Purpose of Review: Among the non-tuberculous mycobacteria (NTM), Mycobacterium avium complex (MAC) is the leading cause of pulmonary disease in humans. Innate and acquired immunodeficiencies have been associated with an increased host susceptibility to NTM infections. The underlying mechanisms predisposing humans and dogs to MAC infections are being elucidated.
Recent Findings: Although MAC infection is infrequently diagnosed in dogs, a strong breed predisposition particularly for Miniature Schnauzer and Basset Hound dogs is evident. A recessively inherited defect of the adaptor protein CARD9 has recently been documented to be responsible for the increased susceptibility to MAC in the Miniature Schnauzer breed.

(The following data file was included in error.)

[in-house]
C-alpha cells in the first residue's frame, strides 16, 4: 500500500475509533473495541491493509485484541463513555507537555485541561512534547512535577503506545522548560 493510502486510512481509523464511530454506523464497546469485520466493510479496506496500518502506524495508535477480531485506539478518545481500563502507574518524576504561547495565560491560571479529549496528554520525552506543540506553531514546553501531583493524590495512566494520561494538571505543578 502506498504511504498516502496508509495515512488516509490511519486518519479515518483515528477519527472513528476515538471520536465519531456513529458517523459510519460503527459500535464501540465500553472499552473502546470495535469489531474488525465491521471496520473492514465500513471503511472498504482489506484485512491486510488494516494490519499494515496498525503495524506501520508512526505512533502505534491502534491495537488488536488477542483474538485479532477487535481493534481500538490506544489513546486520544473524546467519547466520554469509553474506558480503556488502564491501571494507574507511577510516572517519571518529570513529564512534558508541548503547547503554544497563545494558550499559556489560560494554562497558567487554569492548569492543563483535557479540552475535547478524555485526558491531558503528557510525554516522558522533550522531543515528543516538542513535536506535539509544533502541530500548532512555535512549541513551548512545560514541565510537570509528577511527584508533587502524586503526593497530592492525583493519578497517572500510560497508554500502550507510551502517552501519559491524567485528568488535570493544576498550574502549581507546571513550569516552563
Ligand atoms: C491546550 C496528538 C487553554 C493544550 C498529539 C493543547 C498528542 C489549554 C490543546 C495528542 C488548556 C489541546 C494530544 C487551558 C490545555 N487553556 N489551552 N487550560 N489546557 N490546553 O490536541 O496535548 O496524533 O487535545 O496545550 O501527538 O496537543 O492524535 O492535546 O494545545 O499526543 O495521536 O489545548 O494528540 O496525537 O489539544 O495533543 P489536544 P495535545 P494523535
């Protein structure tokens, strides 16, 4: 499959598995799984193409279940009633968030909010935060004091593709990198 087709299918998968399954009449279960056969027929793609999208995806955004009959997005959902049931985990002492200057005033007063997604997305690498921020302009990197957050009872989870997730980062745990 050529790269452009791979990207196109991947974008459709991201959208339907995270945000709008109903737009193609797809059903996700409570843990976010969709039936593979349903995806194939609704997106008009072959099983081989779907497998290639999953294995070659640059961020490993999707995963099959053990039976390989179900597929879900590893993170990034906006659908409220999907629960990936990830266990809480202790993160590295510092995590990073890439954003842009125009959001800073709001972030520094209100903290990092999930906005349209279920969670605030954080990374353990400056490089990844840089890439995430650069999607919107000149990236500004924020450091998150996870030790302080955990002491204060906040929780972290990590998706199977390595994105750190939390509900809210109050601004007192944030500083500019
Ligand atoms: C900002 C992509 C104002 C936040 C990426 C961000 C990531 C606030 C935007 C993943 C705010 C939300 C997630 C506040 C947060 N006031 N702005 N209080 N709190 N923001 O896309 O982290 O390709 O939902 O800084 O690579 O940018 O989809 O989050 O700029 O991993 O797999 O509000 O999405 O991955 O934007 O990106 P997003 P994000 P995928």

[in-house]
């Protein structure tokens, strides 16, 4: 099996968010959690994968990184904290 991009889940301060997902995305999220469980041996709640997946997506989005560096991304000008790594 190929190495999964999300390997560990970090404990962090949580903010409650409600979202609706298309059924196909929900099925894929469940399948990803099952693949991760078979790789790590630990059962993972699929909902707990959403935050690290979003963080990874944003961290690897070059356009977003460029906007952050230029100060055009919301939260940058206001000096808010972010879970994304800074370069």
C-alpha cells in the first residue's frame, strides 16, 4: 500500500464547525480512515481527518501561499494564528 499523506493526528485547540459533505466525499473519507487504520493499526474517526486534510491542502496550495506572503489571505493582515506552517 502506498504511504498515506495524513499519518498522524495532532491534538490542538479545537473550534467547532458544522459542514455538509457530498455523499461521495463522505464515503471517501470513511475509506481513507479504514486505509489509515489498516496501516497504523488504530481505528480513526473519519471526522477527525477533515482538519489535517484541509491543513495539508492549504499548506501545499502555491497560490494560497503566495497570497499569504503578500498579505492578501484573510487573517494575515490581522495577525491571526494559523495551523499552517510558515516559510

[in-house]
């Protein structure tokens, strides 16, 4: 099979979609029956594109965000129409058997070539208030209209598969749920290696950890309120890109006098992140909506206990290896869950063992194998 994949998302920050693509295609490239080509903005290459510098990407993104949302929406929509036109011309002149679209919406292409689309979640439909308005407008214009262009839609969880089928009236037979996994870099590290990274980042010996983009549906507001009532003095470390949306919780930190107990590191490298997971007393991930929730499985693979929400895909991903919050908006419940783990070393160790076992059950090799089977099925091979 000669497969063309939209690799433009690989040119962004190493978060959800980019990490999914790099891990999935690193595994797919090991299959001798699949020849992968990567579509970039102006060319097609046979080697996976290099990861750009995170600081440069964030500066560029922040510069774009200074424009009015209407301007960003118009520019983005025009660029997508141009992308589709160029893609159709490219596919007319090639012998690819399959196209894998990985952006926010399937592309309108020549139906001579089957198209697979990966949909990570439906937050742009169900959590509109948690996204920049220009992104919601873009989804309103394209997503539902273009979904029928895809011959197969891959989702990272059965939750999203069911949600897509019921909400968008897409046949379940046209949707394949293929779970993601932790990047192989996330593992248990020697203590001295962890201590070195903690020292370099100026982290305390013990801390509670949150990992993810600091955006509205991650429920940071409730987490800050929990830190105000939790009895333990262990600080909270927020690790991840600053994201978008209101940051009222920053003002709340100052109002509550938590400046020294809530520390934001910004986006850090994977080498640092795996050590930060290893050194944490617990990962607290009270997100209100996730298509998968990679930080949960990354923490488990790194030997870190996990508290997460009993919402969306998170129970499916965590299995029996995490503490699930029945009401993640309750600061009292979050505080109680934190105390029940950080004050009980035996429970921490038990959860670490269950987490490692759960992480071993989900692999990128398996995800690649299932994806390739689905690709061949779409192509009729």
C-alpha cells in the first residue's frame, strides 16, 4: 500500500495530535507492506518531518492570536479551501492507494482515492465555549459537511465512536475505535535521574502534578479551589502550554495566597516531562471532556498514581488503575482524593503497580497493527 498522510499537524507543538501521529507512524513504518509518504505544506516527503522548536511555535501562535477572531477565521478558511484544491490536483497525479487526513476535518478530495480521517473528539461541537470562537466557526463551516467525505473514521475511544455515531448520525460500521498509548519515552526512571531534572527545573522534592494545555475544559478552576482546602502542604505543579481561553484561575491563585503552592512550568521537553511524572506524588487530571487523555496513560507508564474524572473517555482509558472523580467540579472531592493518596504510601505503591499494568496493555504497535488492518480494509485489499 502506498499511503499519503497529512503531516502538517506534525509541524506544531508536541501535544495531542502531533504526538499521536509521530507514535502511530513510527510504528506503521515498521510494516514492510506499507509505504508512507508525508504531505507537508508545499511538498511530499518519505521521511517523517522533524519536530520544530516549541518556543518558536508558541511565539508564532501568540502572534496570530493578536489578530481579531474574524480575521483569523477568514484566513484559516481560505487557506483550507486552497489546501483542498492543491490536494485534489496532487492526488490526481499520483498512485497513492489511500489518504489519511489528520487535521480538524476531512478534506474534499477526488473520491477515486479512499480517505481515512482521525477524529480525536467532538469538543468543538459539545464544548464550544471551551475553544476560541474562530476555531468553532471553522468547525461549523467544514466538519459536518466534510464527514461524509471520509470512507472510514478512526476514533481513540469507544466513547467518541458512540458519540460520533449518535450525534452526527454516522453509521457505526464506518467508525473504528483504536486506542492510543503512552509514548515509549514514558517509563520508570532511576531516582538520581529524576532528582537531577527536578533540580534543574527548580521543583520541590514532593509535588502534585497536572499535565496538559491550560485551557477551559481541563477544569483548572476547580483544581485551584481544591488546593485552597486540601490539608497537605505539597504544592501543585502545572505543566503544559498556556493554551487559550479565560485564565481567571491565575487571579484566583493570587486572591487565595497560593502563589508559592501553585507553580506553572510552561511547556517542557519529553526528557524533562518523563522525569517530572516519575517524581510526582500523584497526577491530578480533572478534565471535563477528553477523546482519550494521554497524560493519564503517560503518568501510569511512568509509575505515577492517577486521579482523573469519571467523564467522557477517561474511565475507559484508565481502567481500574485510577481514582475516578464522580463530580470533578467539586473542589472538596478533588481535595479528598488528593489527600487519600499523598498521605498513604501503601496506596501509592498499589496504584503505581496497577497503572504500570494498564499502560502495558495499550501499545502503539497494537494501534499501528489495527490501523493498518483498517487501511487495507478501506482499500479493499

Summary: Given the zoonotic potential of a MAC-infected dog particularly to immunocompromised human patients, diseased dogs pose a public health risk. While not a reportable disease, treatment of systemic mycobacteriosis is generally not effective and discouraged in dogs. The collaborative efforts by microbiologists, veterinary clinicians, dog breeders, primary care physicians, and infectious disease specialists applying the One Health approach are therefore crucial for the best management and prevention of MAC infection